There’s an increasingly common phishing technique that’s aimed at social-networking users, and which requires close watch to notice. This post, from the Finnish anti-virus company F-Secure, shows a good example of what it looks like.
The basic way it works is by making you, the victim, think that a “friend” has posted something on their social networking site for you to see. When you try to look at it, you actually wind up at the phishing site and they present you with a copy of the normal login page... and then steal your login.
There’s nothing new about this — it’s pretty much the same as when an attacker spoofs your bank’s login page — but a few things make it harder to defend against:
- To get to you to go a replica of your bank’s web site, the phishers have to make up a story, and it’s a story you can usually see through, if you apply reasonable skepticism. But with social networking, you’re expecting people to post things for you to look at, so the natural level of skepticism goes down. Way down.
- If they can see who your friends are, they can make an attack look — quite realistically — like it’s from a friend, making you drop your guard even more.
- Making the “friend” thing worse, once they compromise the social page of one of your friends, you’ll actually find these traps on your friend’s page, and not just, say, in email. Now they don’t have to actively attack you. And you’re very unlikely to be suspicious about a link that you find directly on your friend’s page, so once the phishers get in, they’re likely to hit a whole social circle.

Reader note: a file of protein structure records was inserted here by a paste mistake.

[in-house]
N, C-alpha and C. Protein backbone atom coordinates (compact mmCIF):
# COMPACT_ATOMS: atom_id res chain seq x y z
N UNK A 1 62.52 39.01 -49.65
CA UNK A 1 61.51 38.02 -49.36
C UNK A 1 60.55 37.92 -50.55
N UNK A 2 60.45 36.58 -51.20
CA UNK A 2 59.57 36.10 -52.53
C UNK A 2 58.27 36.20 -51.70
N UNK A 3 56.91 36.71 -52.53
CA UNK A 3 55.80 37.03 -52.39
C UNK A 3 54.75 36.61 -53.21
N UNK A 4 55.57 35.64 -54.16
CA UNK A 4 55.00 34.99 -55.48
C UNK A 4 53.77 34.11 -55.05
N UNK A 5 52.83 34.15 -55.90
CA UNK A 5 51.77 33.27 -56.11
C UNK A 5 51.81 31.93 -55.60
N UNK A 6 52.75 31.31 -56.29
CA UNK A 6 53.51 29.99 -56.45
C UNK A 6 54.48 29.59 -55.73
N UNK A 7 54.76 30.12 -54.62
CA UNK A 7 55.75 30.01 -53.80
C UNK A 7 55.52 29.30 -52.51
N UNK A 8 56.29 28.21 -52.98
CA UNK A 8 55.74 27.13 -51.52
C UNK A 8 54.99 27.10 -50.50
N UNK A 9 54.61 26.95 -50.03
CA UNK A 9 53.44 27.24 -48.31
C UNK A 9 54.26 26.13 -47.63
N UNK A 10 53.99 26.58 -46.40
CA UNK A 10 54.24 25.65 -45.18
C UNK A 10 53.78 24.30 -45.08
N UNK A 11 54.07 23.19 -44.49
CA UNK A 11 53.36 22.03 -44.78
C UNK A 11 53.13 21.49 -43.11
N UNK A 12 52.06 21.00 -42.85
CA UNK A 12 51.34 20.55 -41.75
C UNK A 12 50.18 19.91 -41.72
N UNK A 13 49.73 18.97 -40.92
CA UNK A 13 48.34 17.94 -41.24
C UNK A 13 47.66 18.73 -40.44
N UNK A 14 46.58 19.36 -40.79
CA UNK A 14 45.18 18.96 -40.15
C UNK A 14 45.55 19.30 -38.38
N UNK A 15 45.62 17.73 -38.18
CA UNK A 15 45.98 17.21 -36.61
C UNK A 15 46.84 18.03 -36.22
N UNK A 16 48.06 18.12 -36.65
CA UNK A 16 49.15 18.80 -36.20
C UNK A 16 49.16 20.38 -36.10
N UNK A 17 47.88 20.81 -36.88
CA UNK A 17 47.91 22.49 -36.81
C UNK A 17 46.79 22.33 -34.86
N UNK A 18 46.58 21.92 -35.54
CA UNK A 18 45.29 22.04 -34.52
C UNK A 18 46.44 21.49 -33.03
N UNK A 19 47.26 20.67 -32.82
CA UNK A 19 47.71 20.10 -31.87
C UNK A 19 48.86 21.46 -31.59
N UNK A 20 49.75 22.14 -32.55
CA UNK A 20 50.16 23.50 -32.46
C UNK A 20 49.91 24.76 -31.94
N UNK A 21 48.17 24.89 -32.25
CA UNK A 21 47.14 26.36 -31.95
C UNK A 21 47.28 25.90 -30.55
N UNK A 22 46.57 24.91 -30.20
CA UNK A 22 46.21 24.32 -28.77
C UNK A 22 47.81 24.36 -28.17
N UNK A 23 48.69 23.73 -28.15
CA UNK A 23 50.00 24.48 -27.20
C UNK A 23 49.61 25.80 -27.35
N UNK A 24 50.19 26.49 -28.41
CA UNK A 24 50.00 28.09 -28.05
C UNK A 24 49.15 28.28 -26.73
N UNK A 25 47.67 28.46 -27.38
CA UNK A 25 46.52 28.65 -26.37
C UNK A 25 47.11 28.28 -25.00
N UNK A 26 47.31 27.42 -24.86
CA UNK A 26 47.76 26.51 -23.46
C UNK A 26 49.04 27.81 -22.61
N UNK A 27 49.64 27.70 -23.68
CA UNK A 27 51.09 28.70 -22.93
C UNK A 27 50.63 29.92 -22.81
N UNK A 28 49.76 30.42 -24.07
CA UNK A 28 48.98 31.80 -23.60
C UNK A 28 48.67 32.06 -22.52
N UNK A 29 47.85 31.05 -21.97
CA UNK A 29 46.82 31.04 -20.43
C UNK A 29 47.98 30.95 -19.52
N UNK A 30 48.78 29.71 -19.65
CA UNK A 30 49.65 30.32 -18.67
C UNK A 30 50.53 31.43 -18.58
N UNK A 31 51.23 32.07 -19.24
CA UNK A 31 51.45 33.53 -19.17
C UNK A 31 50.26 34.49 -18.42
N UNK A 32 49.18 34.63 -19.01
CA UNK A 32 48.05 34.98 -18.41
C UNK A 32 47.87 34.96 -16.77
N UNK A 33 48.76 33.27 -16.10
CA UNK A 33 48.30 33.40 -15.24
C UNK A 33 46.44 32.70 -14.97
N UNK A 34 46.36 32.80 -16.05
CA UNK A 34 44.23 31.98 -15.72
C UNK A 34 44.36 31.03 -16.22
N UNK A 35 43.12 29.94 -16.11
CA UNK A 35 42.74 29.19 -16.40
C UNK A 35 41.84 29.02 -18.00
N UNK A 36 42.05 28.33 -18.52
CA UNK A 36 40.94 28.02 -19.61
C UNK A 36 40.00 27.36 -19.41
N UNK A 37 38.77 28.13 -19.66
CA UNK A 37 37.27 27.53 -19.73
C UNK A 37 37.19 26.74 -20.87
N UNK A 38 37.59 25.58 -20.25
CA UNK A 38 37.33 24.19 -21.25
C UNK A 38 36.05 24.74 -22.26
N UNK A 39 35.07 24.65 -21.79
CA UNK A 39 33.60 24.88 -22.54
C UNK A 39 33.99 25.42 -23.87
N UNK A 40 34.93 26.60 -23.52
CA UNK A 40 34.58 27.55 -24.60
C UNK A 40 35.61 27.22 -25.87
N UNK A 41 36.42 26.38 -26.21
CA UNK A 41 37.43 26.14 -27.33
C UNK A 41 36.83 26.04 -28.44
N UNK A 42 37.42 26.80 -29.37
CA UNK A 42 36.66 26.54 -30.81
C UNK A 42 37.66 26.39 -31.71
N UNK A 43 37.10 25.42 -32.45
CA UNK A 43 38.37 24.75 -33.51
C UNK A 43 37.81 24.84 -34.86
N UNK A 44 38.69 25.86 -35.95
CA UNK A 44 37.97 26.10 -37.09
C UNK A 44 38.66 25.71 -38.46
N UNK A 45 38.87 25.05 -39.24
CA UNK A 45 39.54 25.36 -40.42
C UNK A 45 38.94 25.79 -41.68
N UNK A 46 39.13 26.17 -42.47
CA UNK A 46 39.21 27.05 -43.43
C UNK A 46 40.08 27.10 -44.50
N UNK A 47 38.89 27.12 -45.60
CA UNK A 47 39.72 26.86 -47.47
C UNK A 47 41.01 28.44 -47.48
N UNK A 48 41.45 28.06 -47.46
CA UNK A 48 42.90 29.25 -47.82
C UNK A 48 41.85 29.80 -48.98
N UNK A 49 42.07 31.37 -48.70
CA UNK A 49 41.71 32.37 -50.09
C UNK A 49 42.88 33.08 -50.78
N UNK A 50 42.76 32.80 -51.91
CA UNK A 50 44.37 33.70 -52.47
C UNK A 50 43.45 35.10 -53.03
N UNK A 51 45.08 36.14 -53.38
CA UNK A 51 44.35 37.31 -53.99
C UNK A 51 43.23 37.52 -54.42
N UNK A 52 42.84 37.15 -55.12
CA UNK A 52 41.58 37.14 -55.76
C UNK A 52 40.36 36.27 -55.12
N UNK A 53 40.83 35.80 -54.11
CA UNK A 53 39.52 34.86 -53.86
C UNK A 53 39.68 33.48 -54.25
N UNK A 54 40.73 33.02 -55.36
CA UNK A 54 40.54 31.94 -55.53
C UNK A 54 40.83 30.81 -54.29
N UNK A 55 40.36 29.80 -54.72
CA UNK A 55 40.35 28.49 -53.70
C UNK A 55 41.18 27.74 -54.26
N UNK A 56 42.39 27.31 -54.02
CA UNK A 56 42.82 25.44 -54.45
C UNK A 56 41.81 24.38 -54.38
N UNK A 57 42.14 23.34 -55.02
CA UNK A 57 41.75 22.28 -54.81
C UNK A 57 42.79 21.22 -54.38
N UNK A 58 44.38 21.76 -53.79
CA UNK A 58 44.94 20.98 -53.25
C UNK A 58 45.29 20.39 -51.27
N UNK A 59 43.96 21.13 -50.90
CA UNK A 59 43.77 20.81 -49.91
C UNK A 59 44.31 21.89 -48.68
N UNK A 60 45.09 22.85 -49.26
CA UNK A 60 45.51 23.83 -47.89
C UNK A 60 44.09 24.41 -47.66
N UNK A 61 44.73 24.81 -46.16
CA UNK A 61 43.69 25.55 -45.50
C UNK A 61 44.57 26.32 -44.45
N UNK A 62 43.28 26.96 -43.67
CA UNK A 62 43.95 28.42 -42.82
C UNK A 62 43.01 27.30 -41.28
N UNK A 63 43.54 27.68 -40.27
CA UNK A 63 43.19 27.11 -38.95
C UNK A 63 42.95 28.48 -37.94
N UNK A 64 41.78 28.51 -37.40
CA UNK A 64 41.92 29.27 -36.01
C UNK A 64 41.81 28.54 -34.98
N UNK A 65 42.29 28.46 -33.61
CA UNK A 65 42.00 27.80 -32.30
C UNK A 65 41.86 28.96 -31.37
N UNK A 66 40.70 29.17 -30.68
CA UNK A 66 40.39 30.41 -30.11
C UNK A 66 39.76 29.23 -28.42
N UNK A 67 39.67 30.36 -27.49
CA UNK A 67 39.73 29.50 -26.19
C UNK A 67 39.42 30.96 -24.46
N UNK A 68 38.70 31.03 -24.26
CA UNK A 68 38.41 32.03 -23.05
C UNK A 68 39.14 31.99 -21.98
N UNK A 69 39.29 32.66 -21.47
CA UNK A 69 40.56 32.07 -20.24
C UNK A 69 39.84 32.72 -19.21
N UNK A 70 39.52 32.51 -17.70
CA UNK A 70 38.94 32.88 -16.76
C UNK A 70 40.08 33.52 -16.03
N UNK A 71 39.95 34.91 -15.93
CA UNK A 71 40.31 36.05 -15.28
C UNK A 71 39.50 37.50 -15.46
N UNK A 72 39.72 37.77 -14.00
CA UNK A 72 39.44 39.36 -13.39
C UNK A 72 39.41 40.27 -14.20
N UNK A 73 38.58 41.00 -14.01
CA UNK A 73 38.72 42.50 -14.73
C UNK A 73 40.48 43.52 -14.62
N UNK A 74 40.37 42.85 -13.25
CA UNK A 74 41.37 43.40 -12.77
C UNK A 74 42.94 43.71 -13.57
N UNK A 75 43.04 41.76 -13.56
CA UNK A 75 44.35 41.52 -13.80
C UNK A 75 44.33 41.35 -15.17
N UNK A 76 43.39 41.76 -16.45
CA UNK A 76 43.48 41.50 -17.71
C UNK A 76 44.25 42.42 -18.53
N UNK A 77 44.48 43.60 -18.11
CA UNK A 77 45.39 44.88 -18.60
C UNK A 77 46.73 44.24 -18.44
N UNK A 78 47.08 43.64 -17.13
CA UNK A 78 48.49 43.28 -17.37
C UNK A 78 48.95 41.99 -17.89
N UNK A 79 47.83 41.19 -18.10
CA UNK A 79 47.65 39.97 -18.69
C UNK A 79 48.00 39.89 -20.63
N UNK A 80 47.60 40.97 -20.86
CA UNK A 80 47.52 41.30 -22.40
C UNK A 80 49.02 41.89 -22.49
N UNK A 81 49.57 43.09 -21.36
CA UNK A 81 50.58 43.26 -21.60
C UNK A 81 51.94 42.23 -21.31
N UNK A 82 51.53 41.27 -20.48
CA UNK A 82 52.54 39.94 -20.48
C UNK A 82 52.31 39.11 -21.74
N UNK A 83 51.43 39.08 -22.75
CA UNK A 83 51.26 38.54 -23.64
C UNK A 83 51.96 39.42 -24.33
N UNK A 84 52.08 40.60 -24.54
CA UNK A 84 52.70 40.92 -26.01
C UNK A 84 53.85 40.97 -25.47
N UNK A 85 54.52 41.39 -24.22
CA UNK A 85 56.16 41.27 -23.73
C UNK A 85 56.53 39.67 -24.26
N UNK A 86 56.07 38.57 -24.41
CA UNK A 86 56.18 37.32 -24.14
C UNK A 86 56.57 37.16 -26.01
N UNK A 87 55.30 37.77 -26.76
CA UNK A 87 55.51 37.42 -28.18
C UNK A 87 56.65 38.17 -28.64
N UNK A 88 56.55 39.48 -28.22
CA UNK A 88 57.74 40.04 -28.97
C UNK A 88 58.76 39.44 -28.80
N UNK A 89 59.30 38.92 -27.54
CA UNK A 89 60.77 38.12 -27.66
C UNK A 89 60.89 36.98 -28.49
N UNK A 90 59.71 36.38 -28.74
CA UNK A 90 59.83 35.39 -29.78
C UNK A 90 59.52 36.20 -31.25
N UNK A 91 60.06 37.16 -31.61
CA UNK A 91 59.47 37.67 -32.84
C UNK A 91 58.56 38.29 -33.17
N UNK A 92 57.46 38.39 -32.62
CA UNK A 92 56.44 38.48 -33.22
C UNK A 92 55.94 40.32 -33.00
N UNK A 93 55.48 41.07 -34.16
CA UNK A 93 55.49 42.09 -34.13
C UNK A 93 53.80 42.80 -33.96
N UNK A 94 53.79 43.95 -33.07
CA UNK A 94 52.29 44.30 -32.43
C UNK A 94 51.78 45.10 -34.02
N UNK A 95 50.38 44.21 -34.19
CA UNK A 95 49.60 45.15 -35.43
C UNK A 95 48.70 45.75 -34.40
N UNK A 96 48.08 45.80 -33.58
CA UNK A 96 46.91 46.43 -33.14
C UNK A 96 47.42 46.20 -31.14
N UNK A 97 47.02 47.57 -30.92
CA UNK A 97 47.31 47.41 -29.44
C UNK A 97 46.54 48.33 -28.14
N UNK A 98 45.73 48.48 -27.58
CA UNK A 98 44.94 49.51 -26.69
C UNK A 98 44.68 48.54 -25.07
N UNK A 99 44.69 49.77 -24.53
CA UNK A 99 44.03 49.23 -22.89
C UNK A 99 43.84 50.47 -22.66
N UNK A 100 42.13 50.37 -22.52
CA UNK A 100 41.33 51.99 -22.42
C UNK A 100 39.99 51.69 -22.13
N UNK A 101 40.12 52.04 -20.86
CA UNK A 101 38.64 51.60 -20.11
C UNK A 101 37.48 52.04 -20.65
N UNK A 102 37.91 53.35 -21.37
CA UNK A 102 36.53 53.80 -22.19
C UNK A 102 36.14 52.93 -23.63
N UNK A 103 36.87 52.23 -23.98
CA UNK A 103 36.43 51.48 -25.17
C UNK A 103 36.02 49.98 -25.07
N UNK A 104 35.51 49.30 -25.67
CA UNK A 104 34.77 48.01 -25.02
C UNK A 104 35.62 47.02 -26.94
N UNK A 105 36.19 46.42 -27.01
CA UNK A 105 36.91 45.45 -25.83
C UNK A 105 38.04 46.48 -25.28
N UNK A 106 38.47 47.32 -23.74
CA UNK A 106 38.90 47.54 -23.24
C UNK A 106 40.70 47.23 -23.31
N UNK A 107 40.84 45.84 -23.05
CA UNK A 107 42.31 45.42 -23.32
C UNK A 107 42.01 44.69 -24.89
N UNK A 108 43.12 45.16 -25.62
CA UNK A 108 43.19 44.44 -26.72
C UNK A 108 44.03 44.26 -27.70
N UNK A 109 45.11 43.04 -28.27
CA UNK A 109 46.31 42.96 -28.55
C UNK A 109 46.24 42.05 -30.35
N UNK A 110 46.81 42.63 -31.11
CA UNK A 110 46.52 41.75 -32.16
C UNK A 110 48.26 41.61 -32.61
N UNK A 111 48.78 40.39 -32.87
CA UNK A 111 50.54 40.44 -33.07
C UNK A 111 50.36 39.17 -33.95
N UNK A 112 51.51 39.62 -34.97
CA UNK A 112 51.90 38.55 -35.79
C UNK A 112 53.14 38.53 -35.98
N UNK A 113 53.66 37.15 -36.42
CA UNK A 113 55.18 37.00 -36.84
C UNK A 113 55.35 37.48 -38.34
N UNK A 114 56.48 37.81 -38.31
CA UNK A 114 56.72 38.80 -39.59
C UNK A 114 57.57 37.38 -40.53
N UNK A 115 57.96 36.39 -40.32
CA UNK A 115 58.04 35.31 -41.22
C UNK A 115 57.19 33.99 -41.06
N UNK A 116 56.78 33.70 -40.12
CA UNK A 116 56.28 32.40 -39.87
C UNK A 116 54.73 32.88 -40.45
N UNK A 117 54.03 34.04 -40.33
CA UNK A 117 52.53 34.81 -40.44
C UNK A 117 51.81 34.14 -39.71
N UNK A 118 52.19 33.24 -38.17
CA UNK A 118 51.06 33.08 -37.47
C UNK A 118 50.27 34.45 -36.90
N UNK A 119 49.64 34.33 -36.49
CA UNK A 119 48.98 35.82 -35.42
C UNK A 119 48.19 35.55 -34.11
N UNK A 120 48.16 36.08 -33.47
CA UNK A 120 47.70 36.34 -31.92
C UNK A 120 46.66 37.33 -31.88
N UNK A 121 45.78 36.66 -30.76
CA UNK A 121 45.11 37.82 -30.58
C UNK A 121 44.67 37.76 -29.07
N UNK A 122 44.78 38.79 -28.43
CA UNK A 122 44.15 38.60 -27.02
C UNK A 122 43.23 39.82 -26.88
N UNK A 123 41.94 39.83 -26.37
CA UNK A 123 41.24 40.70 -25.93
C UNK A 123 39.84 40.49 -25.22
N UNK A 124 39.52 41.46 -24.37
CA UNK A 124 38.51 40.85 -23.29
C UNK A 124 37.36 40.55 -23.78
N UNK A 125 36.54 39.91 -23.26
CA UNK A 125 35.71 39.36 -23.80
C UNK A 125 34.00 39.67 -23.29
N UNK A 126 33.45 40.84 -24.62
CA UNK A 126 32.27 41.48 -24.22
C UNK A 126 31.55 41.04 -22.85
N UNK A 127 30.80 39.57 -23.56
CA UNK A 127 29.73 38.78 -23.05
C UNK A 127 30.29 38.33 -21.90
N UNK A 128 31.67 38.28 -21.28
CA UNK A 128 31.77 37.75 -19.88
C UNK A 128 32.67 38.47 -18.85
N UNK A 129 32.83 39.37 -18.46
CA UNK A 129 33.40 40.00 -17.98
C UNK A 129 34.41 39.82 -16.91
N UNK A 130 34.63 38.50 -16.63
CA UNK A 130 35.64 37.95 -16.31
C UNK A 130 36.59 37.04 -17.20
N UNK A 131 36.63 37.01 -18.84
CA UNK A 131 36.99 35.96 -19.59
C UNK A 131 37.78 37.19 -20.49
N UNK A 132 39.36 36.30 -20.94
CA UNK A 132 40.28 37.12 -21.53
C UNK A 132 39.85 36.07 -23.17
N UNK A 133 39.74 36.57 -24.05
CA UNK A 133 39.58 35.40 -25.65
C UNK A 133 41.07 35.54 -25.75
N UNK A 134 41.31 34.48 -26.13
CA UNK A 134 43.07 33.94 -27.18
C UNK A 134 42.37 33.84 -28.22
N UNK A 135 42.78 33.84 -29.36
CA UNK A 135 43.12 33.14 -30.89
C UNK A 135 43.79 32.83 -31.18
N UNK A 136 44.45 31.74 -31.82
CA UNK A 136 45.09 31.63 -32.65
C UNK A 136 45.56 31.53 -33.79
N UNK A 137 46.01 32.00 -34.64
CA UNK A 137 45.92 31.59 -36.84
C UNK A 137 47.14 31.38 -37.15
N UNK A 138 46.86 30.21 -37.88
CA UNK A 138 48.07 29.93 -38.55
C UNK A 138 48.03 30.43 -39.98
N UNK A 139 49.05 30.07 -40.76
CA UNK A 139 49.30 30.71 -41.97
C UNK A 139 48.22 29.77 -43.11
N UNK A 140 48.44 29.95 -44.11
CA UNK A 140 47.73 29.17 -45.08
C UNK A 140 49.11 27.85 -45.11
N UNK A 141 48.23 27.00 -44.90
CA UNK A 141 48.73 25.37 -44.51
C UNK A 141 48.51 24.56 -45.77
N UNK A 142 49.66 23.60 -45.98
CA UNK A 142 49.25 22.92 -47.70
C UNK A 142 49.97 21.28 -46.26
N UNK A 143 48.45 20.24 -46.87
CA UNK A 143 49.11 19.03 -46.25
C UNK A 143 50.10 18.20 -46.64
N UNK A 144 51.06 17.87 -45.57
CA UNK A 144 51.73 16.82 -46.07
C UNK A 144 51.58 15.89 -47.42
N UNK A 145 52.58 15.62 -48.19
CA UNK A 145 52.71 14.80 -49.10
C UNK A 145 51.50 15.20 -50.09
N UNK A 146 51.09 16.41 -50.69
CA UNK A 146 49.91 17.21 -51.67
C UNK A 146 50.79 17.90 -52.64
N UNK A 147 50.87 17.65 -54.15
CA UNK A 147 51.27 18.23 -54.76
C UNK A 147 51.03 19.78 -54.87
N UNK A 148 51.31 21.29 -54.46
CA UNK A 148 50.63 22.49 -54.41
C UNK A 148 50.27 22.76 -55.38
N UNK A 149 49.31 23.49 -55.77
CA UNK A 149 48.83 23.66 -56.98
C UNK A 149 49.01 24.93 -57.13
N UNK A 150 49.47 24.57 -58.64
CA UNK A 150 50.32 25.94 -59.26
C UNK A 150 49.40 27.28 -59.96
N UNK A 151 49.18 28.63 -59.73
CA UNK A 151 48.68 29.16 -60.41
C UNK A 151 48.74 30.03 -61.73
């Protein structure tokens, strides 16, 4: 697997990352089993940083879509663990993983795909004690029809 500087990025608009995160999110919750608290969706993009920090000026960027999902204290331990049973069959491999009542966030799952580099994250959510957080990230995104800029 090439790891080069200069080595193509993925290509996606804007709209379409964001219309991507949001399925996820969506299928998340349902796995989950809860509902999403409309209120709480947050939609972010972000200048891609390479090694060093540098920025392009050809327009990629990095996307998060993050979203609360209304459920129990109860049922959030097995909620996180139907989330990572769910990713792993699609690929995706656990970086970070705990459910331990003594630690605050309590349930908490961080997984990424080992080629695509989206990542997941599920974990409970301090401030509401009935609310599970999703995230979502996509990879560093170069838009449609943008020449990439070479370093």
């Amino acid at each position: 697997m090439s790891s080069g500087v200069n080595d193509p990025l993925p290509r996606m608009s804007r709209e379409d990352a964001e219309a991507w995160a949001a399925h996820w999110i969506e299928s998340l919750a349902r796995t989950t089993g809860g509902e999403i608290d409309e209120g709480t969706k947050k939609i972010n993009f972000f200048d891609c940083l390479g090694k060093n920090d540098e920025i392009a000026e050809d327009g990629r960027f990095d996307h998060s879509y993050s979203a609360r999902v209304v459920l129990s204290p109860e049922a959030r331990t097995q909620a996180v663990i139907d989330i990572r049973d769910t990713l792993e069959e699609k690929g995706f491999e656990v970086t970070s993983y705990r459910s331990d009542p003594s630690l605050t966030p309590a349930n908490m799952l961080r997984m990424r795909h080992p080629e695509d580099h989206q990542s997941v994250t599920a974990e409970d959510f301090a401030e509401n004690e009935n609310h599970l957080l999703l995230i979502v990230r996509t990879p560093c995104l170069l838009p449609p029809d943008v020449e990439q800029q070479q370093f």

They’re not stealing your bank accounts, of course, only your identity on Facebook, MySpace, LiveJournal, LinkedIn, or whatever. But considering the way we’re using these social networks these days, that might be quite a serious problem for some people. And the more the attackers get, the more other things they gain access to. Maybe they can find your credit-card number as well, and maybe you use the same password for both, hm? (Hint: Don’t do that!)
The conventional wisdom is not to trust things that come from sources you aren’t sure of. The new wisdom is to be suspicious even of things that appear to come from people you know. Learn to look carefully at the URLs. Put your cursor over links and look at the destination URL in the status line at the bottom of the browser window. Pay attention to the URL in the address field after you get to the web page. Look for the signs that you’re on an encrypted web page (the lock symbol in the browser frame, for instance), but understand that that doesn’t mean the page is legitimate, or safe. Refuse to use services that normally present you with confusing URLs, because that makes it hard to tell when they’re faked.